The lines on my forehead and between my eyebrows are apparent, as are the crow’s feet running away from the outer corners of my eyes. My nose appears longer at the tip than it did in the photo taken in 1977, and it could be a result of age or camera angle. My dimples, doubled on the right side of my mouth, are etched deeply. My teeth, off-center due to only having one adult canine, are bright white. My eyes, crinkled in joy, are vibrant and warm. They are framed by my long lashes and the cocoa and white eyeliners. There is a hint of white at my hairline. I like this photo so much I copy it to the digital photo frame that sits in the dining room. Ronald often points out photos of me to guests, as they flash on the digitized screen.
“See that?” he asks, pointing out a photo where I stand between Cara and Mackenzie, both clutching single carnations, both smiling with lips squeezed shut because they are growing in front teeth. The photo was taken at the end of one of their piano recitals. I am in my mid-thirties. Permed hair frames my face and touches my shoulders, large, nineties-style glasses sit below arched brows, and a slight smile activates my right-side dimples. I wear a blue violet dress, the belt cinching my still-small waist. “She captivated me,” he says.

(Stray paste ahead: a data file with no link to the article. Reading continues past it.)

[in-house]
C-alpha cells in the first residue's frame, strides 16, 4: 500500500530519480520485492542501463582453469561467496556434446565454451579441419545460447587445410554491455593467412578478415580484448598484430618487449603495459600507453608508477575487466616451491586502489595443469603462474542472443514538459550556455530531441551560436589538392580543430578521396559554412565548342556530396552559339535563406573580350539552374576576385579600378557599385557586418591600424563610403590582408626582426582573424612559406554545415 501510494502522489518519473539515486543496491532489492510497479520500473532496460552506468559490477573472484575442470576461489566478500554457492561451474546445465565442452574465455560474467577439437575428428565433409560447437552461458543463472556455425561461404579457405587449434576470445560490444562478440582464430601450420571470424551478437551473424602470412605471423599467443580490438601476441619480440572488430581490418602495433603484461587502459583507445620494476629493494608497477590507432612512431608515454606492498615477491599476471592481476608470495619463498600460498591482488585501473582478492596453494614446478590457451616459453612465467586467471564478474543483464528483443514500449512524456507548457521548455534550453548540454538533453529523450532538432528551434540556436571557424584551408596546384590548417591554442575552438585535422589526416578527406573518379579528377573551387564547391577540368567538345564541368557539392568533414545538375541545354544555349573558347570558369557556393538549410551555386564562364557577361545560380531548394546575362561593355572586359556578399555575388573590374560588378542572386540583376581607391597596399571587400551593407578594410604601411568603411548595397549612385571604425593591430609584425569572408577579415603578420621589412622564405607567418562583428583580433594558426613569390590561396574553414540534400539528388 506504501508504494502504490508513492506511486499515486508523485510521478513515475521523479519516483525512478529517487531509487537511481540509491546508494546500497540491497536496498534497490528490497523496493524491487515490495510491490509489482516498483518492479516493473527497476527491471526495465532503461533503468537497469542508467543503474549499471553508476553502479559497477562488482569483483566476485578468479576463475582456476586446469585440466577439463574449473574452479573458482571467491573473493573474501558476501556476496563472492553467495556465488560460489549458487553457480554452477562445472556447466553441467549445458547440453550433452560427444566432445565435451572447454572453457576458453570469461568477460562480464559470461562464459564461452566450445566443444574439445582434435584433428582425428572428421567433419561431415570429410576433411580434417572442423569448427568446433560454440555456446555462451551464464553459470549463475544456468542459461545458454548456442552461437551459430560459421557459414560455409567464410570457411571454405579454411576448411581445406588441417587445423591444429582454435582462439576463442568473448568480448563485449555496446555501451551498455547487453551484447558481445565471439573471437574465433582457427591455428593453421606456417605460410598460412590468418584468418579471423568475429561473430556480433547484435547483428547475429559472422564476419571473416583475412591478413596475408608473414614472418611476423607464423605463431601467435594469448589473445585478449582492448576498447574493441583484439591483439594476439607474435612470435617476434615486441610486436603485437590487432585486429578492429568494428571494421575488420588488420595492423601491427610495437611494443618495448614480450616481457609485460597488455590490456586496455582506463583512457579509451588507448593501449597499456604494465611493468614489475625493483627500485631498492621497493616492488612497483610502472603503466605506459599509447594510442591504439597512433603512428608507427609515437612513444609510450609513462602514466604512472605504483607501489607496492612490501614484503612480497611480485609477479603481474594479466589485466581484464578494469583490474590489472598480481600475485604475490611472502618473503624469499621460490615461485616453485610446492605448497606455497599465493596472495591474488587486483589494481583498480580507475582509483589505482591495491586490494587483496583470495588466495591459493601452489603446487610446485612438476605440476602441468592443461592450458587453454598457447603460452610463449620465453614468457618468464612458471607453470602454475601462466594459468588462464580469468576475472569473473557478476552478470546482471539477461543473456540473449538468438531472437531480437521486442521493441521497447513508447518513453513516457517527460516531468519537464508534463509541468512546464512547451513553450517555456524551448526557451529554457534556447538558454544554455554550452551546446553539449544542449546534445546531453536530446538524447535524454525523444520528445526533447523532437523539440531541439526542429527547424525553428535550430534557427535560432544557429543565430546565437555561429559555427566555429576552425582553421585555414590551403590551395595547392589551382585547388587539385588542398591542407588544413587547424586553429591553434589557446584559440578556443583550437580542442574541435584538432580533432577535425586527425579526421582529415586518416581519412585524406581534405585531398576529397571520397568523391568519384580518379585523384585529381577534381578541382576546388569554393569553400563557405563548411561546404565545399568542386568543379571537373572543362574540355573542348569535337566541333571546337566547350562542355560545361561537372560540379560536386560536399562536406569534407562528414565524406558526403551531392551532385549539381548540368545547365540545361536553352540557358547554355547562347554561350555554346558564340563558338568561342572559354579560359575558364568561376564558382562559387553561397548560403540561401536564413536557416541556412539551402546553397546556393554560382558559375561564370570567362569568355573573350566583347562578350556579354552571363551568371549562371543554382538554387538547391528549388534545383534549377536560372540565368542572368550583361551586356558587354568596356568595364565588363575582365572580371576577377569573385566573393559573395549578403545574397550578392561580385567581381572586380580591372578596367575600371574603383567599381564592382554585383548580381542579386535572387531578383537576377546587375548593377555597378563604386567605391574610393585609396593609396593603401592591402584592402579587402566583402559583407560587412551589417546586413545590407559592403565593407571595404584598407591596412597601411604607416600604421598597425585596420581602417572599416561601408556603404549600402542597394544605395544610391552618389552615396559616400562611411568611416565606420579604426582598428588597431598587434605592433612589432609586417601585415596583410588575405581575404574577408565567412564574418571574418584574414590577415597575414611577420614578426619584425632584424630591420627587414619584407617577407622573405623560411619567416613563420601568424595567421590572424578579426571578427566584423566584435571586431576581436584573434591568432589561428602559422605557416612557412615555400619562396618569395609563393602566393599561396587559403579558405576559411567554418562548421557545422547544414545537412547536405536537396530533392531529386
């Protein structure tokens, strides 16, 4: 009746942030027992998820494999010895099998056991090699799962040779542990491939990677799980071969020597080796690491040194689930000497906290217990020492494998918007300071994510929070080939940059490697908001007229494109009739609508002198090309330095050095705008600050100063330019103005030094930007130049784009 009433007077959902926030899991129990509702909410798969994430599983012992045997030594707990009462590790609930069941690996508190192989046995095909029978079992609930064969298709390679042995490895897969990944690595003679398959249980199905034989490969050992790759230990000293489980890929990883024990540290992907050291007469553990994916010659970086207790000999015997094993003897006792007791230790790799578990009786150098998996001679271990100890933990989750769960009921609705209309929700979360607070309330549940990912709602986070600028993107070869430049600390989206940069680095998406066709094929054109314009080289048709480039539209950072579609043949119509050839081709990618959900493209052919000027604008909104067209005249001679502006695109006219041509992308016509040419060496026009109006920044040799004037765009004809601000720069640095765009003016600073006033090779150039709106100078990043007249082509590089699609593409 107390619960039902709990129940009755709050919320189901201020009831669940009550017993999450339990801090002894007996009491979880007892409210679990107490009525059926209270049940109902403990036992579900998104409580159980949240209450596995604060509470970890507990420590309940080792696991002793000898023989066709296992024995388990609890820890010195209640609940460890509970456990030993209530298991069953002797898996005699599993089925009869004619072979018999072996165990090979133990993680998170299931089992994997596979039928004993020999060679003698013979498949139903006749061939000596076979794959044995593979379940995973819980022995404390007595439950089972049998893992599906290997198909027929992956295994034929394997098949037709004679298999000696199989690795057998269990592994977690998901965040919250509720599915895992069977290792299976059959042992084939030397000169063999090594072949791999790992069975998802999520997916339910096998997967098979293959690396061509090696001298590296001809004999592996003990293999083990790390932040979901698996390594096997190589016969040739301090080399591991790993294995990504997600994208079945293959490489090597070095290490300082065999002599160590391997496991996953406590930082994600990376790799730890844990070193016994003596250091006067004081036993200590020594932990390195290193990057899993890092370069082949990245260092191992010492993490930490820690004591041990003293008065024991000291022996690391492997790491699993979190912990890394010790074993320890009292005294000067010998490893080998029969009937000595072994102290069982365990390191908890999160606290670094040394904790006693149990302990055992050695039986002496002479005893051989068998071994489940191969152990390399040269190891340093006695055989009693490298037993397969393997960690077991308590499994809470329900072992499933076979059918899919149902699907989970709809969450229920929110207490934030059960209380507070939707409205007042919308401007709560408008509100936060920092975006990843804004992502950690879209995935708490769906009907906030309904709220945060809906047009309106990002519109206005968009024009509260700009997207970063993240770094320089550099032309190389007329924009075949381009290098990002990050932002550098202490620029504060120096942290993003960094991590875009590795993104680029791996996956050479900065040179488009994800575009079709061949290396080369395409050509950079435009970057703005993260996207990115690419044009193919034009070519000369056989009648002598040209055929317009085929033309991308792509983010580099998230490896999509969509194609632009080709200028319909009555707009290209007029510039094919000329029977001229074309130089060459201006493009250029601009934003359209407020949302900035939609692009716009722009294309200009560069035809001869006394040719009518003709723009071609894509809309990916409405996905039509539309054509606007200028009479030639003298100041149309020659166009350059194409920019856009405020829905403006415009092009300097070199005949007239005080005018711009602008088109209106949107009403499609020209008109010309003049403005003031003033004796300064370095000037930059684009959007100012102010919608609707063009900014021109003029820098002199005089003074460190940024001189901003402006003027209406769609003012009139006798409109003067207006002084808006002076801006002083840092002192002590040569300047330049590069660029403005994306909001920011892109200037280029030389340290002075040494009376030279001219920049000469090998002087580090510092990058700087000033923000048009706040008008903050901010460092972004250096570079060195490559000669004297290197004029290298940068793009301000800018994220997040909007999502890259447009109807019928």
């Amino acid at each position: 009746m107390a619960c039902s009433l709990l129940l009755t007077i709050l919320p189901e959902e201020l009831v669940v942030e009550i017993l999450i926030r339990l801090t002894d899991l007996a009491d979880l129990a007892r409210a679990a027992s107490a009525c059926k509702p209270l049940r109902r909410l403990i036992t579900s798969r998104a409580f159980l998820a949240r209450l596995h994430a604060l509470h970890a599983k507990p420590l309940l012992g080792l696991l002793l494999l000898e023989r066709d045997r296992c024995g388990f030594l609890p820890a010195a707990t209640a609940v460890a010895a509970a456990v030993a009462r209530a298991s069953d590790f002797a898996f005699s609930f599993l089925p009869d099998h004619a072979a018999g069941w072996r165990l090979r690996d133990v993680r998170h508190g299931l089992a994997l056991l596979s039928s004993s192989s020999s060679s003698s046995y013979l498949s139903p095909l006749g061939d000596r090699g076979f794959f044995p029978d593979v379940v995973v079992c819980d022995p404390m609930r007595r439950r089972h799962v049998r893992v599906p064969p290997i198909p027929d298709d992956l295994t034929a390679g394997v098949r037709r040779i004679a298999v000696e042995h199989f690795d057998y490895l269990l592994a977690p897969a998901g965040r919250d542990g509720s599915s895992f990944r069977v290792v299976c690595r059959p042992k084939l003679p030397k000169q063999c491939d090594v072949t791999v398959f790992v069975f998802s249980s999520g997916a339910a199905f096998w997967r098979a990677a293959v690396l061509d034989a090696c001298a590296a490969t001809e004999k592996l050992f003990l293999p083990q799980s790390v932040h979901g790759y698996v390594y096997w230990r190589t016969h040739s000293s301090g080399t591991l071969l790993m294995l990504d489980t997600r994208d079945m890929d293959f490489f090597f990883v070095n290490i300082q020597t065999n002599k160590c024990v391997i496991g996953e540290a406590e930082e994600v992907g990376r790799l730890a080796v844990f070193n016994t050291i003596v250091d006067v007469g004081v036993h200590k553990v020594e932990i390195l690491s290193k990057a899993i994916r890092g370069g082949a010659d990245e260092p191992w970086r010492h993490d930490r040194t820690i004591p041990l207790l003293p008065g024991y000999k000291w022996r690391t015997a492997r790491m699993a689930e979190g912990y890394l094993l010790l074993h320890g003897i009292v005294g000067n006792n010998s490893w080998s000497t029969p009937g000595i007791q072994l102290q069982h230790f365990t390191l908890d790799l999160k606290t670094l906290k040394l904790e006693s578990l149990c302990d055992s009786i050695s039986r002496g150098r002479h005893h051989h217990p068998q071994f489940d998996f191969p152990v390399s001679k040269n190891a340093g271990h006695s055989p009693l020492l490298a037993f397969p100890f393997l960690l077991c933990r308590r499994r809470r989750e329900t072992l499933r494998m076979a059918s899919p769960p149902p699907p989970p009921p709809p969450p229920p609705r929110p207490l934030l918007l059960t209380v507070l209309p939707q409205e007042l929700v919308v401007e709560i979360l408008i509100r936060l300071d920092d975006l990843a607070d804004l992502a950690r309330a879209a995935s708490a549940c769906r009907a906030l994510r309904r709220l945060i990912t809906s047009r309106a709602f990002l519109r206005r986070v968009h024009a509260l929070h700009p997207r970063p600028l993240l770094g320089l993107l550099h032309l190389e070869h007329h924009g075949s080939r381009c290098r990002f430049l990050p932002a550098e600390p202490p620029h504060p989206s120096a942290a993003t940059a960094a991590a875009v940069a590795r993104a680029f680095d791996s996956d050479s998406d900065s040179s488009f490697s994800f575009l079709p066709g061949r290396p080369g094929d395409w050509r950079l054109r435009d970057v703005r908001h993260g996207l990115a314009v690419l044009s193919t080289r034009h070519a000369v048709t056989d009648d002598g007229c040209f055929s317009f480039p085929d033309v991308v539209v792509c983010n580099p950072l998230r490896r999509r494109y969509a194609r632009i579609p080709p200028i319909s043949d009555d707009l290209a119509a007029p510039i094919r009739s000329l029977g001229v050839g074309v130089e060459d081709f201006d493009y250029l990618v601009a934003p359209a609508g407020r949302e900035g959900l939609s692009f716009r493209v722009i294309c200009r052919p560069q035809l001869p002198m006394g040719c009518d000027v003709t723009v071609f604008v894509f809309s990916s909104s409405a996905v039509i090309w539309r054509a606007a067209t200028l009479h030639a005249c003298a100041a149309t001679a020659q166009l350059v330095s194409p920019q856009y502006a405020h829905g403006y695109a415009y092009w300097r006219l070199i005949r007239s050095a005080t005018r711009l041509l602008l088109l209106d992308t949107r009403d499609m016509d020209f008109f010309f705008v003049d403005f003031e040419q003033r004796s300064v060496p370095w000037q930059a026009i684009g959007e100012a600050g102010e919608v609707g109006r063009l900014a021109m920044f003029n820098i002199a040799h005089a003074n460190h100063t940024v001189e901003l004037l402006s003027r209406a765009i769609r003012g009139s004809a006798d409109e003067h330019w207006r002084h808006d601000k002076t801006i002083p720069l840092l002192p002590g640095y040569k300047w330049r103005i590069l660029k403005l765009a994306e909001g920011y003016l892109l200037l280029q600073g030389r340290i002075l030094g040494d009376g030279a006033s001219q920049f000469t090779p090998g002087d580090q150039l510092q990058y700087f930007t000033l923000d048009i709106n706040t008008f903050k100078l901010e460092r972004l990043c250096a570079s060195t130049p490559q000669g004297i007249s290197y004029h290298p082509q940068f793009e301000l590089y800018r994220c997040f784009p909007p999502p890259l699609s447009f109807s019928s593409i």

He tells me one day recently that he has been showing a photo of me to the guys at the golf range.
“Not a college photo!” I respond. That would be false advertising.
“No, this one,” he says, and he pulls out a 5x7 photo taken at work for my ID card picture. I had given it to him several years ago and forgotten about it. “They all said how pretty you are.”
I think he must be speaking about my inner beauty: the beauty of my mind, the richness of my spirit, and the tenderness of my heart. Maybe they were qualities I always possessed but didn’t recognize when I viewed myself through Ma’s eyes.
Maggie the Cat in Cat on a Hot Tin Roof felt the power of her beauty and sexuality when her husband Brick, played by Paul Newman, asked her, “What is the victory of a cat on a hot tin roof?”
“Just staying on it, I guess,” she tells him, “long as she can.”